Petitioner commenced this proceeding to compel release of the office manual of the Deputy Attorney-General and Special Prosecutor for Nursing Homes pursuant to the Freedom of Information Law (Public Officers Law, art 6). The issue posed is whether certain portions of the manual that reveal confidential methods used for investigating nursing home fraud are exempt from disclosure pursuant to section 87 (subd 2, par [e], cl iv) of the Public Officers Law.
In 1974, amid widespread reports of patient abuse, Medicaid fraud and inadequate governmental supervision of the nursing home industry in the State, the Commissioners of the Departments of Health and Social Services requested the Attorney-General to investigate and prosecute offenses committed in connection with the operation of these health care facilities. Early the following year, Charles J. Hynes was appointed Deputy Attorney-General and Special Prosecutor to lead this investigation into "the rampant corruption in nursing homes" (Matter of Hynes v Moskowitz, 44 N.Y.2d 383, 396). Subsequently, on February 7, 1975, the Governor promulgated an executive order (9 NYCRR 3.4) pursuant to subdivision 8 of section 63 of the Executive Law significantly expanding the jurisdiction of the Special Prosecutor, directing him to investigate "criminal violations committed in connection with or in any way related to the management, control, operation, or funding of any nursing home" (see Matter of Sigety v Hynes, 38 N.Y.2d 260, 263-265, cert den 425 U.S. 974).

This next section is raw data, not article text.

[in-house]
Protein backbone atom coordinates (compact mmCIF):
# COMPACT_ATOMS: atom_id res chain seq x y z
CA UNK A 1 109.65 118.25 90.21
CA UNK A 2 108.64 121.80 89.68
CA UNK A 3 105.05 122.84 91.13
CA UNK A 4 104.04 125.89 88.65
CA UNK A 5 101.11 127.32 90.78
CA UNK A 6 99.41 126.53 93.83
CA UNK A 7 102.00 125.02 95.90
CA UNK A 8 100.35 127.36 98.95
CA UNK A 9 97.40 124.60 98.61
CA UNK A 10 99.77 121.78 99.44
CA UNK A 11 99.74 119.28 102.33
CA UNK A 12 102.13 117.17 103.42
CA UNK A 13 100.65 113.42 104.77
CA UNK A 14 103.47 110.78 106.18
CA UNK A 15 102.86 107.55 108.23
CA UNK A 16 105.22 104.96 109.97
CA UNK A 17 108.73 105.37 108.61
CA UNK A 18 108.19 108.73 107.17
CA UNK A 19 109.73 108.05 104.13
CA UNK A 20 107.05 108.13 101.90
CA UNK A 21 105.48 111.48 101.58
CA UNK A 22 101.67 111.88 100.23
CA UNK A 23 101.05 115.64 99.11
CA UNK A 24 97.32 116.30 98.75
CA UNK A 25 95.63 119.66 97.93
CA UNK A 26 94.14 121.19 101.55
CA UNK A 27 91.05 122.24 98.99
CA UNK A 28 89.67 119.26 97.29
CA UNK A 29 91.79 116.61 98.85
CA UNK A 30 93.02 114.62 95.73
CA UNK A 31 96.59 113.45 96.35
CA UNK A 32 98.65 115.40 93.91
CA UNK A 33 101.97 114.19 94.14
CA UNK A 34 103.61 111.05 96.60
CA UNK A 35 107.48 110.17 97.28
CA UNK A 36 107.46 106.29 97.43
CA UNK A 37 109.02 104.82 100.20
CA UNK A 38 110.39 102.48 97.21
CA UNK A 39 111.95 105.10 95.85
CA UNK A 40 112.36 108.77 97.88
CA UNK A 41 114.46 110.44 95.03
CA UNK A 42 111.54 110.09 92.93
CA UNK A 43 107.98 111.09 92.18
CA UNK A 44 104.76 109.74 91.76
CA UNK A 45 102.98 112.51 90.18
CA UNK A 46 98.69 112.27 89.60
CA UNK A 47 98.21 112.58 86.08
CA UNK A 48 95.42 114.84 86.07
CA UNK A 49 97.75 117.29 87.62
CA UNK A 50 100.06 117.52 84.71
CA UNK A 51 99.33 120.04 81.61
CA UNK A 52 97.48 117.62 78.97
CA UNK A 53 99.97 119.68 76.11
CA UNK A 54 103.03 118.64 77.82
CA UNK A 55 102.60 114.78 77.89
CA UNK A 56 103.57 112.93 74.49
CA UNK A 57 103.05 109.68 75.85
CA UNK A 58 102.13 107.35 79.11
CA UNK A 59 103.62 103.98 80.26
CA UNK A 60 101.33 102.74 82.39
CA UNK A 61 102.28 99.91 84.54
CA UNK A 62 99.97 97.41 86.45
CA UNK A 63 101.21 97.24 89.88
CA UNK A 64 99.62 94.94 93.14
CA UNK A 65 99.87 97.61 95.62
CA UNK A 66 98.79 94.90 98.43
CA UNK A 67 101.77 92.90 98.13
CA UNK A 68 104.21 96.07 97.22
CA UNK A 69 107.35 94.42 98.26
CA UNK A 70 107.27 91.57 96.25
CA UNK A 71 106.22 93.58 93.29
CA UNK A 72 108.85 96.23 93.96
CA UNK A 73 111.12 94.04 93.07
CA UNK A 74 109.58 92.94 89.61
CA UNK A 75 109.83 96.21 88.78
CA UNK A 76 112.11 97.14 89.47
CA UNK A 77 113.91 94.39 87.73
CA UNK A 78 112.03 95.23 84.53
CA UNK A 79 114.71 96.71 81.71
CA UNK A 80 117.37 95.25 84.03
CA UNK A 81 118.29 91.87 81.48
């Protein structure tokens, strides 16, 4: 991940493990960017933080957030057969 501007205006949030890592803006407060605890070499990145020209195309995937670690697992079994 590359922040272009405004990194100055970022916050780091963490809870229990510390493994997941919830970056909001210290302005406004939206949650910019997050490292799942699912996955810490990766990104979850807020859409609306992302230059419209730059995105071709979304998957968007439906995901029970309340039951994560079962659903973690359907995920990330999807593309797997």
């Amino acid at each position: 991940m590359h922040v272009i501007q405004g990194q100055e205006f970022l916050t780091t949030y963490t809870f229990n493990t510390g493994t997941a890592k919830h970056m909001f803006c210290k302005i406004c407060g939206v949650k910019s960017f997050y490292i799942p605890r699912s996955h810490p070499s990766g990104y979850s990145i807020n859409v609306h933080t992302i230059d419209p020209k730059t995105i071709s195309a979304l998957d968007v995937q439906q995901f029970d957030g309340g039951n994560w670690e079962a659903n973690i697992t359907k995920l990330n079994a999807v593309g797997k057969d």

Shortly after taking office, the Special Prosecutor compiled a comprehensive office manual entitled "Materials on the Nursing Home Investigation" for the use of his staff. The first three chapters of the manual provided an overview of the nursing home industry, chronicling past abuses which necessitated creation of the office of the Special Prosecutor and explaining the Medicaid reimbursement system. Chapter IV contained a step-by-step guide to an investigation and audit of